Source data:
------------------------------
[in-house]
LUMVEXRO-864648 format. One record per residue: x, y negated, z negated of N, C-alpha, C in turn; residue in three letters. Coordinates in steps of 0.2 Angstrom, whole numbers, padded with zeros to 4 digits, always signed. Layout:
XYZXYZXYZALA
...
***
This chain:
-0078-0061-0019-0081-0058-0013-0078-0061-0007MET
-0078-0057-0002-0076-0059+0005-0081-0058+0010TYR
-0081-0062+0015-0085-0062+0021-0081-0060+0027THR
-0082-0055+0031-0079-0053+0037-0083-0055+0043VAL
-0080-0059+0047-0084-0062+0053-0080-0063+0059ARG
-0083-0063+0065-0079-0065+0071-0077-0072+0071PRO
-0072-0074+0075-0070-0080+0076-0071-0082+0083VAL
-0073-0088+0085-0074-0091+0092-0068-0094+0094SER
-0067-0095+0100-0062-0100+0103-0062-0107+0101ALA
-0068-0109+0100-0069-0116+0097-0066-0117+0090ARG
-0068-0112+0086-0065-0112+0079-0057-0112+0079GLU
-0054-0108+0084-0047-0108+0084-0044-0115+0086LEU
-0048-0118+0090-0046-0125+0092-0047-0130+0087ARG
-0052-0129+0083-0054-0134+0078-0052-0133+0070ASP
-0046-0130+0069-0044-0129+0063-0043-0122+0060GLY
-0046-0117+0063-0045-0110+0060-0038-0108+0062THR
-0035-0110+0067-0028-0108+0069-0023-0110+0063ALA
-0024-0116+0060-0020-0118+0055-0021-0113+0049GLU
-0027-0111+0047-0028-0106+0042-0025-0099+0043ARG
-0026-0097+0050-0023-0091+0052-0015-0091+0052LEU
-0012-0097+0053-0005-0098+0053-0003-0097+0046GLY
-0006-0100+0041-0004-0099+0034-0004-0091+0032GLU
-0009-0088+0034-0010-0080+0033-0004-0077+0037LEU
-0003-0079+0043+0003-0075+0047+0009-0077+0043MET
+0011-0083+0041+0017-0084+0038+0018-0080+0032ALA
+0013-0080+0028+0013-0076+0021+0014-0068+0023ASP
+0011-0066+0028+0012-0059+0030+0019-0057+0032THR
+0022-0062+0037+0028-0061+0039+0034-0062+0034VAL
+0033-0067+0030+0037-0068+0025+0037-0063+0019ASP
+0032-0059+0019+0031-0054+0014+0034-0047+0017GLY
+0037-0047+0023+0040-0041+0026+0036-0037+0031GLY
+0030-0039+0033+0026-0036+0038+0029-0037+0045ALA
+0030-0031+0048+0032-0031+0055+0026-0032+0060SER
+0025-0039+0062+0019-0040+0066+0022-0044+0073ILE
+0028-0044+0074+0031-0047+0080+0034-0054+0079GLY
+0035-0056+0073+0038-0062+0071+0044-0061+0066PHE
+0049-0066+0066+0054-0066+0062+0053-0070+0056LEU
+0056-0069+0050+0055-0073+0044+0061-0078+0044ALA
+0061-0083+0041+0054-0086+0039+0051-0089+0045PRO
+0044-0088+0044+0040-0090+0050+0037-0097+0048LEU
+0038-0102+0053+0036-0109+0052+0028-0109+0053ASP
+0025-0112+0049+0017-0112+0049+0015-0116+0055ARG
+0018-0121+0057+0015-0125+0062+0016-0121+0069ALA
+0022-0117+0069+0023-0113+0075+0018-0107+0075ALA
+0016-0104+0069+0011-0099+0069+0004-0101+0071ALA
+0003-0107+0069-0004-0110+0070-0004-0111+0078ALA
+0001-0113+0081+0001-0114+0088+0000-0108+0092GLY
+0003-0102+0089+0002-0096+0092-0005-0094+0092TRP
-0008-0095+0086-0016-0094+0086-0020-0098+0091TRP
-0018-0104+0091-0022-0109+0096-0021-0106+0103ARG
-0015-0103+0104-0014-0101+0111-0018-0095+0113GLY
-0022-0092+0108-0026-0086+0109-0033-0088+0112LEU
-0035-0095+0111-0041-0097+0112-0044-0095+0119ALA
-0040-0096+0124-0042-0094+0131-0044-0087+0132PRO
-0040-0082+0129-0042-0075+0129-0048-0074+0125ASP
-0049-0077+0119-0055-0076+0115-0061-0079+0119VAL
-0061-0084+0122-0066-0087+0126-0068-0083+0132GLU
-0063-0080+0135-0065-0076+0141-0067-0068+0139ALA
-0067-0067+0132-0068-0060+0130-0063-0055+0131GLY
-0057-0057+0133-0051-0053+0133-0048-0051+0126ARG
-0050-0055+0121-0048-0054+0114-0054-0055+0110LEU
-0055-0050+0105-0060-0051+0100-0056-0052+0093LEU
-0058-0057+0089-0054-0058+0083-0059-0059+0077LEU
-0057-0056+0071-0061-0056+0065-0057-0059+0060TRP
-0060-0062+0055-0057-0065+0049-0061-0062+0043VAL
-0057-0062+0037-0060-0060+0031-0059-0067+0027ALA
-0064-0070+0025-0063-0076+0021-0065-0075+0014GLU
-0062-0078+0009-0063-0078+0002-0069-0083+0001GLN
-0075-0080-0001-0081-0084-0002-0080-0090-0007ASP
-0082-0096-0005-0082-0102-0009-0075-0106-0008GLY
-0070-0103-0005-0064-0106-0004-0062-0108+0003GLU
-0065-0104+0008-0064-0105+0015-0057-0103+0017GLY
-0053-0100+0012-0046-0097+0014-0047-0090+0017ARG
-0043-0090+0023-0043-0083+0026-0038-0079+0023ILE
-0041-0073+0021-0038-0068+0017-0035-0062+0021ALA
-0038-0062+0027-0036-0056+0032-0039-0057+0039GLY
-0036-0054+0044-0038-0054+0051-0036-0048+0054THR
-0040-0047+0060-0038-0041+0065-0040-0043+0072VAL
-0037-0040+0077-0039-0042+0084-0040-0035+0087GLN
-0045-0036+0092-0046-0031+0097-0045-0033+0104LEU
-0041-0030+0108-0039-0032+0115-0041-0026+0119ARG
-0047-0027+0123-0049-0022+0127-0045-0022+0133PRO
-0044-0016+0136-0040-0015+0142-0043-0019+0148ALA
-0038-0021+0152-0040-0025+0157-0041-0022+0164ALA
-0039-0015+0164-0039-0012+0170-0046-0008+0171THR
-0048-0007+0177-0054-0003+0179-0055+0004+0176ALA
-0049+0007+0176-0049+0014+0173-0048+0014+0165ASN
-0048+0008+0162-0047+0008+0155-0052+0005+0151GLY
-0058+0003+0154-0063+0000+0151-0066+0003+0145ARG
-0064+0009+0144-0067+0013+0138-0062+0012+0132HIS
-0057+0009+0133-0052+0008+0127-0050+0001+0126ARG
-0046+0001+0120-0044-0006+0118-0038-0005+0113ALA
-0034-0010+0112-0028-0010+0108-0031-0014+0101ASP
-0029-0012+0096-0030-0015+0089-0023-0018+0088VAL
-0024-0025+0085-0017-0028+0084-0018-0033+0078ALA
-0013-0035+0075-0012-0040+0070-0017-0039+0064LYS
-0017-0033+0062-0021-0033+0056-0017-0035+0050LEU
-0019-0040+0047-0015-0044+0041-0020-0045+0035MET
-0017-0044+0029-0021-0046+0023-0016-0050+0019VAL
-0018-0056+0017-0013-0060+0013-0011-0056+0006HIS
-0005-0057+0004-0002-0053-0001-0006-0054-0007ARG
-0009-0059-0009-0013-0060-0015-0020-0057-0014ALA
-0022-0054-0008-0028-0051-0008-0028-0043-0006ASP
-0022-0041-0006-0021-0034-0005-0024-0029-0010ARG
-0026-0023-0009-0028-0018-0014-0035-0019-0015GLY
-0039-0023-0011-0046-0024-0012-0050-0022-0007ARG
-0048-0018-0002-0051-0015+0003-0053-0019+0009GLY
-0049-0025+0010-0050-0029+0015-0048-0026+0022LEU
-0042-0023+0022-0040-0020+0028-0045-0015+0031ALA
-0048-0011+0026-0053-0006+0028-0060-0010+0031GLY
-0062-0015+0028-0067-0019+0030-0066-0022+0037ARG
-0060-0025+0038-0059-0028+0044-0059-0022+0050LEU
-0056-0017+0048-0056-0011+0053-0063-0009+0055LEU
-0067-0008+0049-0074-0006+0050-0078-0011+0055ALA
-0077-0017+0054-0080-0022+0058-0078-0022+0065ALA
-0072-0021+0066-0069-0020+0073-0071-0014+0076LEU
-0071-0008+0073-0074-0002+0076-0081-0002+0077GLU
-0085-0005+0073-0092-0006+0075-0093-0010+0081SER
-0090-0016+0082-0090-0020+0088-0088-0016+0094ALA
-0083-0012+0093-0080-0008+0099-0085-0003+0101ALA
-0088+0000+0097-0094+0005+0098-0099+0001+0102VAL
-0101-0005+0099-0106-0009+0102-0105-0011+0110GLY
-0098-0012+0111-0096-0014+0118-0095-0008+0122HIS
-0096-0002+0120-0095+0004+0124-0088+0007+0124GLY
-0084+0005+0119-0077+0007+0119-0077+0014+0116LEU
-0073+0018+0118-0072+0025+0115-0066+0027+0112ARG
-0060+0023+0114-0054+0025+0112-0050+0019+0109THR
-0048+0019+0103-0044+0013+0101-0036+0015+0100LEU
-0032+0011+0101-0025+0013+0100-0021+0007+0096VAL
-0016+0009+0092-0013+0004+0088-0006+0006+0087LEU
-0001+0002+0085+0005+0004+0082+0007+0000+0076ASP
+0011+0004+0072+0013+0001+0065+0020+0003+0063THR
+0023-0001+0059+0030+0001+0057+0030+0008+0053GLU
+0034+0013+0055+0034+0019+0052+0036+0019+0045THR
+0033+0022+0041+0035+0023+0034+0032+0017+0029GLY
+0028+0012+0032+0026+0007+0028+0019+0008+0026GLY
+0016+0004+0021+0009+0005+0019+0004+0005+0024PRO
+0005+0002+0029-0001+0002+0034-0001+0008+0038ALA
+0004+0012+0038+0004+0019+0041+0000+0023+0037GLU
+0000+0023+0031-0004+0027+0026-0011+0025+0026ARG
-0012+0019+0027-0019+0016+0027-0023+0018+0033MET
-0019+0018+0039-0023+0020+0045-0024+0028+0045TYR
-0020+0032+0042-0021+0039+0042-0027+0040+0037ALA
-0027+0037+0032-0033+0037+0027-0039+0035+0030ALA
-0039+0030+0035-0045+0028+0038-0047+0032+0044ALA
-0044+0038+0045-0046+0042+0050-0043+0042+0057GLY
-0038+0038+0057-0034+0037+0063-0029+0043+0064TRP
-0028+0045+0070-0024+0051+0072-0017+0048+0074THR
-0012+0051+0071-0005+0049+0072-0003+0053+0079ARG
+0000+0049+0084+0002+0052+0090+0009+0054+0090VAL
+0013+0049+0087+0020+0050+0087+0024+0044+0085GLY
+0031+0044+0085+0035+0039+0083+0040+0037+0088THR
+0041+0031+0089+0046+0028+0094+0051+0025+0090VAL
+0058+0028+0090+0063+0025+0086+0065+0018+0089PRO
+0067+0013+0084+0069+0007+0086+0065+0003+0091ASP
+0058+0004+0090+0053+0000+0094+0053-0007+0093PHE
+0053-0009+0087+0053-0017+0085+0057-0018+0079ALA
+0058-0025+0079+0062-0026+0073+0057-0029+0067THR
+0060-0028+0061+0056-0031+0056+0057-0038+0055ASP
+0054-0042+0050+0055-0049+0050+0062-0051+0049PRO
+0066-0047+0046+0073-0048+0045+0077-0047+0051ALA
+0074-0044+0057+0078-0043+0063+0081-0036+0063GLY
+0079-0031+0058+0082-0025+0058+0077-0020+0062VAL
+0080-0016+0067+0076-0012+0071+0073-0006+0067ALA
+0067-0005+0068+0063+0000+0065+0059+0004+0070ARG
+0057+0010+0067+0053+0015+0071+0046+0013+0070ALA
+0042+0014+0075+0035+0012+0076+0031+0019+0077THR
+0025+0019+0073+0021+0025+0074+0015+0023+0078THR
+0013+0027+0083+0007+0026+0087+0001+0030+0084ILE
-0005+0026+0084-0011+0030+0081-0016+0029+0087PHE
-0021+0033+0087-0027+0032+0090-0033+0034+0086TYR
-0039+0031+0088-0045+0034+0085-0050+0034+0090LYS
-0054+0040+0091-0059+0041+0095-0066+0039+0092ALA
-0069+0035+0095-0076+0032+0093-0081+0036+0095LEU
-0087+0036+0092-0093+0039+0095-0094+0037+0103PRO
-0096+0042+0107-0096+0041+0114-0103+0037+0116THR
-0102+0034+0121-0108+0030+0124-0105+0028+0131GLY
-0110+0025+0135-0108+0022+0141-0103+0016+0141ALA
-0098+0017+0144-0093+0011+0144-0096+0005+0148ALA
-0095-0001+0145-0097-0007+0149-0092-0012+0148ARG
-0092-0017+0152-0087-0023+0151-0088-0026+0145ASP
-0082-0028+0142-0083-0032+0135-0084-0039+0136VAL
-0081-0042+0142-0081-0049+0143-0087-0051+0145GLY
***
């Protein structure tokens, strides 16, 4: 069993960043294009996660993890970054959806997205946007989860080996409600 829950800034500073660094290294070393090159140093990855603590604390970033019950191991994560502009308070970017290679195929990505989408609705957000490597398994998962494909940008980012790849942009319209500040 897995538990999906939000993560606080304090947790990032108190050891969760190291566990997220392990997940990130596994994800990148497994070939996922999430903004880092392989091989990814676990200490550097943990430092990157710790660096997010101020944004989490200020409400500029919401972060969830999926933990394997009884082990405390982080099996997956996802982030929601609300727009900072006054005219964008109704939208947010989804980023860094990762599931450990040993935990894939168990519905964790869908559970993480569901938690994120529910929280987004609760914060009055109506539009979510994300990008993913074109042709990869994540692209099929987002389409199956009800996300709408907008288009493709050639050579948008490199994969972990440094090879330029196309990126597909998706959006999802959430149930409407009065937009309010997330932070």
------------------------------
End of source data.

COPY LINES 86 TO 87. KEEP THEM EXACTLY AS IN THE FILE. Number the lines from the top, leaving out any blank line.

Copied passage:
-0045-0036+0092-0046-0031+0097-0045-0033+0104LEU
-0041-0030+0108-0039-0032+0115-0041-0026+0119ARG